The above preview is unformatted text

This student written piece of work is one of many that can be found in our AS and A Level War Poetry section.

Found what you're looking for?

  • Start learning 29% faster today
  • 150,000+ documents available
  • Just £6.99 a month

Not the one? Search for your essay title...
  • Join over 1.2 million students every month
  • Accelerate your learning by 29%
  • Unlimited access from just £6.99 per month

See related essaysSee related essays

Related AS and A Level War Poetry essays

  1. Marked by a teacher

    Compare and Contrast the Two War Poems -'Dulce Et Decorum Est' and 'The Charge ...

    4 star(s)

    Owen uses the pronouns in a very structured way that shows the way he viewed the war. In the first stanza Owen writes from the perspective of a group of soldiers and shows what it was like. The next two stanzas use 'I' as the main pronoun, as it expresses

  2. Marked by a teacher

    Compare Owen’s use of language in “Dulce et Decorum est” and “Futility”.

    3 star(s)

    The man although dead seems close to life, yet cannot be brought back. In the whole poem there is always a sense of exasperation, desperation and later on disbelief. The title Futility means, pointless. This links back to the end of the poem where Owen asks a question, "O what made fatuous sunbeams toil to break earth's sleep at all?"

  1. “War photographer”(by Carol Ann Duffy) and “Dulce et decorum est” (by Wilfred Owen)

    "From the aeroplane he stares impassively at where he earns a living and they do not care," the photographer feels nothing as he is staring at his reality. The image of safety in the aeroplane looking down on all the conflict and bloodshed shows that the photographer can escape war, but the soldiers are left behind to face it.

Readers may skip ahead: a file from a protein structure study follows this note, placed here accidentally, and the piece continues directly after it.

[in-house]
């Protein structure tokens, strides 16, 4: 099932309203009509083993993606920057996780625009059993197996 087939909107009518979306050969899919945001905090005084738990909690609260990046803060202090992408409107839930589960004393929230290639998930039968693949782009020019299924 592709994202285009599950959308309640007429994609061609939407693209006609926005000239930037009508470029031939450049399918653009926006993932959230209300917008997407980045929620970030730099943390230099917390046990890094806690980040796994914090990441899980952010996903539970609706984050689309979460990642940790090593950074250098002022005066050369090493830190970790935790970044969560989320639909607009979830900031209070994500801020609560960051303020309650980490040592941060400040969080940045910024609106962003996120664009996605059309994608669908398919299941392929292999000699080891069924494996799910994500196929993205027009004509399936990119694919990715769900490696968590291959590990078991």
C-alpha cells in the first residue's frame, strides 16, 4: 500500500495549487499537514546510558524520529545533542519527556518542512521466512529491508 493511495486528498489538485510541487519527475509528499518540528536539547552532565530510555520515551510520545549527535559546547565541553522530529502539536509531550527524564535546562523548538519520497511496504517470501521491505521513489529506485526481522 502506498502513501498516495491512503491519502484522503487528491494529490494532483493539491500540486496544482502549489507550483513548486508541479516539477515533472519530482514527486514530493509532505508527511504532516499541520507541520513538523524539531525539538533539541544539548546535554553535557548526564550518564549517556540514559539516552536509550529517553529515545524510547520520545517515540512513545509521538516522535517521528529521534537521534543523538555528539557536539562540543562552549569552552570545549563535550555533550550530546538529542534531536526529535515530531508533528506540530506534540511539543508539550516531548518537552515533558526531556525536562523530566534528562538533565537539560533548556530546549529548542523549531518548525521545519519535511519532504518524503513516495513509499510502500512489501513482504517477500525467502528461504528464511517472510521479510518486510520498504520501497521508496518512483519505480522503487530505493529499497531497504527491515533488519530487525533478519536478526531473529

2. In the wars, Robert Rose is a very significant character.

    BIRDS page seventy-five The birds leave a feeling of shock to Robert and the other soldiers. They are surprised that the birds survived the attacks. The birds are not seen and it is unclear what type of bird it is.

  1. A comparison of 'The Charge of the Light Brigade', 'Dulce Et Decorum Est'and 'Anthem ...

    The words in 'The Charge of the Light Brigade' sound more soft, for instance: 'half', 'forward', 'volleyed', 'reeled', 'fought', 'sabring' and 'honour'. This makes the poem all the more euphemistic and less shocking. This softness is created by the soft consonants and long vowels.

  2. Compare 'Dulce Et Decorum Est' by Wilfred Owen', 'Charge of the Light Brigade' by ...

    created, implying that the activity was over in a short period of time by use of the -ed past participle. This casts a positive light on the British again, because they are seen as experts in their work. Lines 8 -10 are presented in a run-on-lines, an enjambment, speeding up

  1. A comparison of the ways in which World War One is presented by Wilfred ...

    He uses words such as 'flound'ring' 'guttering, choking, drowning'. The word 'flound'ring' gives the impression of the helplessness of the man.The onomatopoeic effect of these words gives an image that adds relaism to the horror of war. This makes it more realistic and moreover, more chilling to read.

  2. Compare and consider the ways Tennyson and Owen present war in "The Charge of ...

    Also, from the word "stumbling" the reader gets the impression that the soldier is all over the place and is in terrible pain as he is faltering and struggling to stand up. After this Owen describes hoe he witnesses the unfortunate soldier's death and he explains in explicit, gruesome and sick detail targeting the reader's emotional side.

  • Over 160,000 pieces
    of student written work
  • Annotated by
    experienced teachers
  • Ideas and feedback to
    improve your own work